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Posted in Site News at 5:35 am by Dr. Roy Schestowitz
> Image: IRC further
In its official capacity (or Web site), Freenode has said nothing since a week ago
Summary: Freenode needs to explain what the hell happened this week and why communities that make up the network weren’t informed or consulted
YESTERDAY was the most turbulent day in IRC since we started using IRC in early 2008. There are many of us who are involved in running Techrights (IRC, hosting, Daily Links, research and so on), and no doubt yesterday’s events in Freenode had a profound effect on our ability to communicate, to produce articles, and to code (we had to change a lot in code in many machines, then do extensive testing).
“Freenode needs to get together and formulate a statement about yesterday’s events. Otherwise, we cannot be sure such impulsive and erratic decisions will be made again (with zero prior consultation with communities that actually made Freenode what it is).”IRC is a universal protocol that is very old and widely supported by a large number of software clients. It’s nowhere near its peak of 2003 (about 10 million online users, according to Wikipedia), but many geeks still use it. Freenode says (in IRC.com* and in Freenode.net) that it wants to take IRC to the next level, but what was done yesterday without prior warning and with barely a coherent explanation is inexcusable. Those of us who still had some trust in Freenode, including the FSF, lost most or all of that trust. Freenode needs to get together and formulate a statement about yesterday’s events. Otherwise, we cannot be sure such impulsive and erratic decisions will be made again (with zero prior consultation with communities that actually made Freenode what it is).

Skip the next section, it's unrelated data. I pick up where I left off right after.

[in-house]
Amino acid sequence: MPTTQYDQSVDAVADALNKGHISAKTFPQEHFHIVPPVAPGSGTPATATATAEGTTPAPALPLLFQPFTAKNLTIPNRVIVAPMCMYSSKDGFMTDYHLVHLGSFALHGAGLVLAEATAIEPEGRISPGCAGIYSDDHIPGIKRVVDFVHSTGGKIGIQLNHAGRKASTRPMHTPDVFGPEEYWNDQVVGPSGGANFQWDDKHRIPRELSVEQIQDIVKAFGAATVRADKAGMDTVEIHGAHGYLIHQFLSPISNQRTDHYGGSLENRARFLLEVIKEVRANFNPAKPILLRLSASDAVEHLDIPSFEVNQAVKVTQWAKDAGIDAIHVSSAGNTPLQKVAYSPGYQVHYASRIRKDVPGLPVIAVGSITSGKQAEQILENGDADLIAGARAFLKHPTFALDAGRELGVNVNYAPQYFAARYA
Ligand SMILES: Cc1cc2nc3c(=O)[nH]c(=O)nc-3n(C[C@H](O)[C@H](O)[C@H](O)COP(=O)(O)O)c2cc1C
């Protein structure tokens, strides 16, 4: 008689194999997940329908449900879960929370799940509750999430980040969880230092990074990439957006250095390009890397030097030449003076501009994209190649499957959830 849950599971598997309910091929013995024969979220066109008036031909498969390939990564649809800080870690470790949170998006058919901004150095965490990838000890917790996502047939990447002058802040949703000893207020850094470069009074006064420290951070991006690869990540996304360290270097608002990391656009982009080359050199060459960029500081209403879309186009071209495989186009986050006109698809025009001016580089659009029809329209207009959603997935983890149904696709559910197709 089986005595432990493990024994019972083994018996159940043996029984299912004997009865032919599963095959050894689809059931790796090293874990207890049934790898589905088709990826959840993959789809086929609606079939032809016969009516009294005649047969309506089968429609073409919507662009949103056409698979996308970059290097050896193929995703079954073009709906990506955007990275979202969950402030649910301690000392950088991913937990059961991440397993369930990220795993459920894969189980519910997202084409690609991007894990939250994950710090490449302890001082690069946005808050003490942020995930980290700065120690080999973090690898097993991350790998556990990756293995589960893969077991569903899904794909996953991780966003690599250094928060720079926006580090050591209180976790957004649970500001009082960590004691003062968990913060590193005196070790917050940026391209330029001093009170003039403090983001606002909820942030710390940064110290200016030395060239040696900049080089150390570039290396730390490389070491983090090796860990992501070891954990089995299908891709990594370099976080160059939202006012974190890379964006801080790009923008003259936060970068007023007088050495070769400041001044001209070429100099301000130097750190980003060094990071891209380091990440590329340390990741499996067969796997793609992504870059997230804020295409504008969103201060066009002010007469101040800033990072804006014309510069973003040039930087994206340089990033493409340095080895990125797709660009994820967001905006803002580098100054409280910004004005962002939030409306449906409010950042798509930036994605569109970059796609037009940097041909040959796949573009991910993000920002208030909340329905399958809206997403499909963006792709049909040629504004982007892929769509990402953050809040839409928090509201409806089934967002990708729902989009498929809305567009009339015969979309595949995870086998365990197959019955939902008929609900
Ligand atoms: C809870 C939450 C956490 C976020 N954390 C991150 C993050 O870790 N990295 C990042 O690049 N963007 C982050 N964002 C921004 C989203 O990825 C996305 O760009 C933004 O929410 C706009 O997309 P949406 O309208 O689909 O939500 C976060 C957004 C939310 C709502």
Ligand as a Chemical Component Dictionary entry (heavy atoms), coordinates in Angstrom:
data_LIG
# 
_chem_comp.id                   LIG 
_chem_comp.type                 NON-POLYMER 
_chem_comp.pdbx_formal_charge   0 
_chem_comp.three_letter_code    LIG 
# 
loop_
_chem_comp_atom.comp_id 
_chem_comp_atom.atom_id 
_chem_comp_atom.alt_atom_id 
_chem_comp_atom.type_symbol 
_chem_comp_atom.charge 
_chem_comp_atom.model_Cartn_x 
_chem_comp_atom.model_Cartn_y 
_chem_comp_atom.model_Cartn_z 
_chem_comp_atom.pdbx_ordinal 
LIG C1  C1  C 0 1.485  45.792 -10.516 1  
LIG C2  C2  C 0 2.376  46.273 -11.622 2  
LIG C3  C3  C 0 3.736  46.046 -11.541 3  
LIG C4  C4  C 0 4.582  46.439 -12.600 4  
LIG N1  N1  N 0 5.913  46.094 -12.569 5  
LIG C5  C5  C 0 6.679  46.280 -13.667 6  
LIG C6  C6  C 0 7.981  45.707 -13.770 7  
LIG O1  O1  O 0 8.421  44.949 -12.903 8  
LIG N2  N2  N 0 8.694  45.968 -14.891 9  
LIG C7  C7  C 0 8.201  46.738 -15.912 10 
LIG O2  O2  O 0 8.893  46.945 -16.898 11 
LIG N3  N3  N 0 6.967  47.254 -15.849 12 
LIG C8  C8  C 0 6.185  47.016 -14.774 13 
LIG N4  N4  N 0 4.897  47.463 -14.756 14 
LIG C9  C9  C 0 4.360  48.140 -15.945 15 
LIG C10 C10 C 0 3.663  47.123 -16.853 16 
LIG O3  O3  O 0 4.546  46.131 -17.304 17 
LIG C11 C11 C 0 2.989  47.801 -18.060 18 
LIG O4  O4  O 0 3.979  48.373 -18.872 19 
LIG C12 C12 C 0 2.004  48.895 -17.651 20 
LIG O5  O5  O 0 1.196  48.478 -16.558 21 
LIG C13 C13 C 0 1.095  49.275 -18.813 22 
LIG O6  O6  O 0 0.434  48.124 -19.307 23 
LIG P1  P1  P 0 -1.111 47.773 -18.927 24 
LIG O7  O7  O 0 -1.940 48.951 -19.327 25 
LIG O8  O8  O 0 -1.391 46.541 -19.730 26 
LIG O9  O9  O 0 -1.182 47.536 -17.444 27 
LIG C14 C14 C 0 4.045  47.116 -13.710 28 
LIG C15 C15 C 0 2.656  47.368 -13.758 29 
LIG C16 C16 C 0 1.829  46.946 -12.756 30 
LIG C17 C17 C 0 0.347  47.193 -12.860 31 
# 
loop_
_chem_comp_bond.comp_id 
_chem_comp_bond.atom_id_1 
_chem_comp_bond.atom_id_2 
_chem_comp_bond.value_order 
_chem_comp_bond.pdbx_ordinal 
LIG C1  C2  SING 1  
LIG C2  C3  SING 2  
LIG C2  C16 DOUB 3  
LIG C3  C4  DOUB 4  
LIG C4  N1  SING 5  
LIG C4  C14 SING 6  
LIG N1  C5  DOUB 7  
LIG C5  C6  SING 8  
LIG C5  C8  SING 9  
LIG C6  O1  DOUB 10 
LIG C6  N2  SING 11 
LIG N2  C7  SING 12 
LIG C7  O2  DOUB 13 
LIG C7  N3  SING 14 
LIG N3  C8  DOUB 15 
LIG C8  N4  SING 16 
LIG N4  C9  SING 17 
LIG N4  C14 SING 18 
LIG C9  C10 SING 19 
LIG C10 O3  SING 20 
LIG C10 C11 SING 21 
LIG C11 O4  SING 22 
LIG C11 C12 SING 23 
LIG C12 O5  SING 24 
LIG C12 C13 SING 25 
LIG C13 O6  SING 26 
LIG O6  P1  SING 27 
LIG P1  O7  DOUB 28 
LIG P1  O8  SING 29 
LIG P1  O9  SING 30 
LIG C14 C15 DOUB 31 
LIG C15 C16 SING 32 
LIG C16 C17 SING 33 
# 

Freenode isn’t the enemy. It really isn’t. But “unfortunately,” as an associate of ours put it yesterday, “sufficiently advanced incompetence is indistinguishable from malice.” Our channels are all available at irc.techrights.org (default port numbers). The “Techrights” (#techrights) channel in Freenode dropped from about 85 users (before Tuesday’s chaos) to just 54 at this moment. We are not leaving Freenode (we have been there for a very long time and have a bridge set up), but we certainly deserve an explanation from Freenode management and we certainly anticipate one. In the future we plan to do some in-depth articles about Freenode, but they’re not a priority at this time (we have fallen way behind our publication plan/schedule) and right now would not be an appropriate time to contribute to infighting, seeing the existing disarray (aftermath of a de facto D-R exercise on a live/production environment). We have almost a thousand lines of notes, which would take a long time to digest and organise, fact-check etc.
“However, the inherent value of Freenode isn’t something that can be measured in terms of money (like how much it can be sold for) because it’s not a product to be sold and passed like a corporation or a commodity.”Andrew Lee is not a malicious person; but he put himself in a situation where he can only attract (to work with him) rather irresponsible people, whose actions tens of thousands of people now pay a high price for. Instead of coding and producing the Free/libre software that runs the world they’re busy trying to put out fires.
> Image: IRC.com
We’re still trying to reassemble all the pieces (some things still aren’t working properly) and make up for a lost week, maybe catching up with missing time and backlog some time in the coming weekend. The past month in general has been hectic. We wrote about Freenode woes a long time before it became public. That was almost 6 weeks ago (we actually learned about it back in April). We foresaw this and tried hard to prevent/mitigate disaster. The intention was to avoid destruction and to keep people focused on what they were doing. The productivity loss, put on a financial scale, is unbelievably high (tens is not hundreds of millions). However, the inherent value of Freenode isn’t something that can be measured in terms of money (like how much it can be sold for) because it’s not a product to be sold and passed like a corporation or a commodity**. █ ______* We’ve included a screenshot of IRC.com on the right.** The same is true for Techrights; we could cause enormous financial damage to corporations like Novell, but that does not mean any gain for us.
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